People, who live in poverty and were victims of crime or violence, were more prone to depression. This was one of the findings of research conducted in Doornkop in Soweto by Ms Jacqueline Moodley from the Centre for Social Development in Africa (CSDA) at the University of Johannesburg (UJ).
The study, conducted in Doornkop in Soweto and supervised by the UJ Department of Psychology, found that women were more likely to suffer from depression if they experienced high numbers of adversities such as loss of a job, imprisonment, death of a household member, and decrease in food security.
Moodley found that opportunities for economic and social participation played a role in improving mental health. Women in Doornkop, who participated in the research, said that watching television, listening to music, taking part in community activities such as “stokvels”, as well as finding solace in going to church and support from their partners improved their mental well-being.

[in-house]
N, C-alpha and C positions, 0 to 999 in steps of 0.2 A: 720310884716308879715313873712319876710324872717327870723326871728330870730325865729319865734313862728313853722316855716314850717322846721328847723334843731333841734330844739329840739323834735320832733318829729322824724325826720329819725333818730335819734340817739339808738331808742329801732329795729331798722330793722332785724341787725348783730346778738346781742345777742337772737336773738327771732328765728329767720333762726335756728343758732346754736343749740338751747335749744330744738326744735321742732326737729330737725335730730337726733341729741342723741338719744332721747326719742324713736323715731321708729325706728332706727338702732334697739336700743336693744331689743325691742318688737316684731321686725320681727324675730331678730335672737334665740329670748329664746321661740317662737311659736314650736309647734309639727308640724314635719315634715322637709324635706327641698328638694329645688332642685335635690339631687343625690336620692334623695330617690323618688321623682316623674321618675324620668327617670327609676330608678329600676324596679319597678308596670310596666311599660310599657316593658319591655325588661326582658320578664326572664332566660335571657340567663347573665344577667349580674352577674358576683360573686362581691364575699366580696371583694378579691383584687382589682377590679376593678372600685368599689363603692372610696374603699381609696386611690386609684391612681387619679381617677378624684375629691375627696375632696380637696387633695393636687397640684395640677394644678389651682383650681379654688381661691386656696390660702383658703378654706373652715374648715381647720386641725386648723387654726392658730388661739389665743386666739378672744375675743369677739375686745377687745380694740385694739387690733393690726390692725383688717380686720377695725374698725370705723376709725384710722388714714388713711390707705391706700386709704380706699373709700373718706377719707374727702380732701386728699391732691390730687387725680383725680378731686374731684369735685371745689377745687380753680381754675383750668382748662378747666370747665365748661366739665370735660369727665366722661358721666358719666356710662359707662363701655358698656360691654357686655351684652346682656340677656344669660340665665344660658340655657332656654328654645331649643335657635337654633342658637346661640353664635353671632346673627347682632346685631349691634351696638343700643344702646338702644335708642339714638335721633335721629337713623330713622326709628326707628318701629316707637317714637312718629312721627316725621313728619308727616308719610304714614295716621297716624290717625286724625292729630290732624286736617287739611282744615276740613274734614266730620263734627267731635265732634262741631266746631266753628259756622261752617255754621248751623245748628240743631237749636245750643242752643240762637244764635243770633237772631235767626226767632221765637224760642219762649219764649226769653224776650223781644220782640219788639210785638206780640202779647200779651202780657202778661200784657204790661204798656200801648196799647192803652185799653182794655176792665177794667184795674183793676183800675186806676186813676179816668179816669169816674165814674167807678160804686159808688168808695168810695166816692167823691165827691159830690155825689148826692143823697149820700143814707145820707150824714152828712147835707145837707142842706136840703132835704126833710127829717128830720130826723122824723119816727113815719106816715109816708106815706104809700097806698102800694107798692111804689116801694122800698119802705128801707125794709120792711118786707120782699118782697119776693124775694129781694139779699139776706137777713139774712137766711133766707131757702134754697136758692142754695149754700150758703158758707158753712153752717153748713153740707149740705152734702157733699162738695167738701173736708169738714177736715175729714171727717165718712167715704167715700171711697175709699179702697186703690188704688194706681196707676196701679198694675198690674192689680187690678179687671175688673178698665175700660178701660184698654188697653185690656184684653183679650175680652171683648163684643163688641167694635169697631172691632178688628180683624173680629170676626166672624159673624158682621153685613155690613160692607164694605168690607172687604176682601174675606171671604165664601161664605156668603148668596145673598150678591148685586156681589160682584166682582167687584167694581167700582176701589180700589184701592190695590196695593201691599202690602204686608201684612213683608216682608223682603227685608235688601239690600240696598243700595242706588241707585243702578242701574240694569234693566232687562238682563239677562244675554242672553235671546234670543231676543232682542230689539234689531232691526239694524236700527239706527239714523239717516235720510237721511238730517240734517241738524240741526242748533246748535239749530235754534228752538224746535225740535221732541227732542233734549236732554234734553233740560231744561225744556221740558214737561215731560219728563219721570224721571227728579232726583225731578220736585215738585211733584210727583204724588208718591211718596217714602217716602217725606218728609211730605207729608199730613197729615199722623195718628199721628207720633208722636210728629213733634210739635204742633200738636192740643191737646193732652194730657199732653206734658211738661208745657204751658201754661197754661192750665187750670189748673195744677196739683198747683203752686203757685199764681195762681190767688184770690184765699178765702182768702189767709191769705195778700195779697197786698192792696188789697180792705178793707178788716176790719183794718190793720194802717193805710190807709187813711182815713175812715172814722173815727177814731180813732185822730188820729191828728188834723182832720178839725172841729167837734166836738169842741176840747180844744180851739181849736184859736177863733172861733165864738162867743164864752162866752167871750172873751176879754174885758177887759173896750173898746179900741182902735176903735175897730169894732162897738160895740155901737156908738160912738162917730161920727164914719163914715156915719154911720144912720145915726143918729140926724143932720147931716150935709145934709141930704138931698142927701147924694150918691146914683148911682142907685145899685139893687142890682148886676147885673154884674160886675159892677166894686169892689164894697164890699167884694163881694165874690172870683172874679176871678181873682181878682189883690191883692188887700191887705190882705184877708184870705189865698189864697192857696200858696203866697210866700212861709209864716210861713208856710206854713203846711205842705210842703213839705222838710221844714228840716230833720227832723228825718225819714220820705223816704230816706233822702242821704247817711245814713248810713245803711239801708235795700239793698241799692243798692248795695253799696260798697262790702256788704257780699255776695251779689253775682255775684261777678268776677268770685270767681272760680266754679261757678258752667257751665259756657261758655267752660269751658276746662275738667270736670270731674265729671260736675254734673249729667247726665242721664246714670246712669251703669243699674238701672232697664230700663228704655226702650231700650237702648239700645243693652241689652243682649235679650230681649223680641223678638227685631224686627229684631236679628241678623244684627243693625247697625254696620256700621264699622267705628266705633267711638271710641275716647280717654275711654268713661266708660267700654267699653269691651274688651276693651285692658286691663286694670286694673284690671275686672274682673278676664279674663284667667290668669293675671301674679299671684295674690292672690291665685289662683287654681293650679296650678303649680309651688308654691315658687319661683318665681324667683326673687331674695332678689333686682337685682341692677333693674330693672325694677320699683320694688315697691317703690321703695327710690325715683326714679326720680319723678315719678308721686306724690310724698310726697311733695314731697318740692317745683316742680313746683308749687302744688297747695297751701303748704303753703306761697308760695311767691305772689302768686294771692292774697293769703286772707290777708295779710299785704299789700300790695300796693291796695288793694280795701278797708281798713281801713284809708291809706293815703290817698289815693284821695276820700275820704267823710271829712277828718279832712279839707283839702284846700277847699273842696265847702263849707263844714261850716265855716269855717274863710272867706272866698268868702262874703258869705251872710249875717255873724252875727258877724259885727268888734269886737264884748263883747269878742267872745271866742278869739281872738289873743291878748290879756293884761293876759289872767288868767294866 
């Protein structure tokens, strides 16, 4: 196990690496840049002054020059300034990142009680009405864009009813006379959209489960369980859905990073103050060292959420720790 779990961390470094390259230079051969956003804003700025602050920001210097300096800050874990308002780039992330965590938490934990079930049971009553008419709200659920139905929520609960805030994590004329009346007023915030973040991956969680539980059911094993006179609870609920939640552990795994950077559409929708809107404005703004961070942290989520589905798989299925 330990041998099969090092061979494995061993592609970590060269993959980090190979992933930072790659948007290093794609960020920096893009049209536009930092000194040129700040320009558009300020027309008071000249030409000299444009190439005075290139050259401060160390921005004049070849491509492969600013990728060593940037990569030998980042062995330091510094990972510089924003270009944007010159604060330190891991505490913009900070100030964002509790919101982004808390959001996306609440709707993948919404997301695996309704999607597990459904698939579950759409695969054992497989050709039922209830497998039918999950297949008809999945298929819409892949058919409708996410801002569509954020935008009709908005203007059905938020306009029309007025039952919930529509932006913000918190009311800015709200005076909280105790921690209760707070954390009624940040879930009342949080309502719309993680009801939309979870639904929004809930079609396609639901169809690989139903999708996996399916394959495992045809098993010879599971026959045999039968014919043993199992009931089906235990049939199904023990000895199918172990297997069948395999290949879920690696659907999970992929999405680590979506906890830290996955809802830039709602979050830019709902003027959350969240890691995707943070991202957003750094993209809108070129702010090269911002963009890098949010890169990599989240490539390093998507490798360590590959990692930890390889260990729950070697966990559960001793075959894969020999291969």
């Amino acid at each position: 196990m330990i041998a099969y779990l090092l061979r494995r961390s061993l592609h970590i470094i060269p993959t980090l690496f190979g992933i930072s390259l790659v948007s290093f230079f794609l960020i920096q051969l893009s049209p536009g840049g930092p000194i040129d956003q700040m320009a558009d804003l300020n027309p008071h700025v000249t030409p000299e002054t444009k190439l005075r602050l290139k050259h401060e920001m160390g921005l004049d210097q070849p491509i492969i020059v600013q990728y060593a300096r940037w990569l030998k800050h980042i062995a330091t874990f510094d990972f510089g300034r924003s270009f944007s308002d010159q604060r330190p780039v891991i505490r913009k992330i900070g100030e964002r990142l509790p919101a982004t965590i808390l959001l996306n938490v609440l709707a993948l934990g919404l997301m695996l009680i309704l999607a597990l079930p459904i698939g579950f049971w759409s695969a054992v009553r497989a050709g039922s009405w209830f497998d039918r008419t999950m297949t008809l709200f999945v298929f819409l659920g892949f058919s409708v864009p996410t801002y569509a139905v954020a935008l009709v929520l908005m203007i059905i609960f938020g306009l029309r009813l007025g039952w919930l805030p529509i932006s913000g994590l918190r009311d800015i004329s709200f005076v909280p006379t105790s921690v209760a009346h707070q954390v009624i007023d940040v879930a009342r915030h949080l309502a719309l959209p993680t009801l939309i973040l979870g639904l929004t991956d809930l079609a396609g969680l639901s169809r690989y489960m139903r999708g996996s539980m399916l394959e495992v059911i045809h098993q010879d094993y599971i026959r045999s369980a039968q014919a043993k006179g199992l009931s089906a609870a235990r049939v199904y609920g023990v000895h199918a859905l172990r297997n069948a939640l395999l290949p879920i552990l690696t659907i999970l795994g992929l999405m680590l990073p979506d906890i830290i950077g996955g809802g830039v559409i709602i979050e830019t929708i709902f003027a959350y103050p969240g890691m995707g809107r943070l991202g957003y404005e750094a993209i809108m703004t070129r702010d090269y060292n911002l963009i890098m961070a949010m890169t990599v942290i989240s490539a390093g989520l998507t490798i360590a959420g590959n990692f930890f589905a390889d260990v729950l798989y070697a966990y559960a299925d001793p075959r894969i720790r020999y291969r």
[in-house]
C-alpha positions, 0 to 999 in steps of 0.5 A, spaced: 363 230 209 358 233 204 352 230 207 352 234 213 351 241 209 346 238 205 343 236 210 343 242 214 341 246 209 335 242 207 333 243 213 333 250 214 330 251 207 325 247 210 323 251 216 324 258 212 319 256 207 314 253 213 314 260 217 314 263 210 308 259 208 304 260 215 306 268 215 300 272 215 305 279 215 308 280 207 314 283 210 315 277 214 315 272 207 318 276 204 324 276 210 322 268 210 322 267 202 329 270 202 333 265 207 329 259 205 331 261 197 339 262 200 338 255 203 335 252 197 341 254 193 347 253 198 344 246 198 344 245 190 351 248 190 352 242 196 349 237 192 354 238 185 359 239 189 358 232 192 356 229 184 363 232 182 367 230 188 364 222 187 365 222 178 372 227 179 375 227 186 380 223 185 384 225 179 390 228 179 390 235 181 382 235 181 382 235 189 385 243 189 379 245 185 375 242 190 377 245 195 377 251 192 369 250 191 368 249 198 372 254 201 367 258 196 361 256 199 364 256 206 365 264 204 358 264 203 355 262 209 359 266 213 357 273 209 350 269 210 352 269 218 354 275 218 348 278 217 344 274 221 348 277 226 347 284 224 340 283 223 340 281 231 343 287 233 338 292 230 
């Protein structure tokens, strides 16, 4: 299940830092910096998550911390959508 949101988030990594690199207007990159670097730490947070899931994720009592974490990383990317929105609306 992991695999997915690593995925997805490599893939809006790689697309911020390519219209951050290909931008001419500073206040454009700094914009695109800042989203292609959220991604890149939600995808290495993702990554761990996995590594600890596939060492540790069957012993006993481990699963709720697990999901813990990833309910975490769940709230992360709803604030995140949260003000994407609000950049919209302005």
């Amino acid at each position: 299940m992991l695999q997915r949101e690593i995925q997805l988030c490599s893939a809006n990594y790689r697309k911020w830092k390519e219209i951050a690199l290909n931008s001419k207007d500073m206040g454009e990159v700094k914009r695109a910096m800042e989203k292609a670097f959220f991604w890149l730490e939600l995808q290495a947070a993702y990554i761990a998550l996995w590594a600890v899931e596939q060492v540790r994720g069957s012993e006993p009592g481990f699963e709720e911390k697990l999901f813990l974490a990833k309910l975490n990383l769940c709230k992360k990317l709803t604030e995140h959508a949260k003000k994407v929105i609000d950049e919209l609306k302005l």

Also, the study found that constraints in the health care sector in the area may also impact negatively on people’s mental health. “Promoting mental health is not just about mental health services and should not be sector specific. The capacity to cope in adversity is impacted by social conditions. Therefore, promoting opportunities such as employment, education, encouragement of opportunities for participation and sense of citizenship could promote mental health. In this way, the effects of poverty on poor mental health can be buffered,” says Moodley.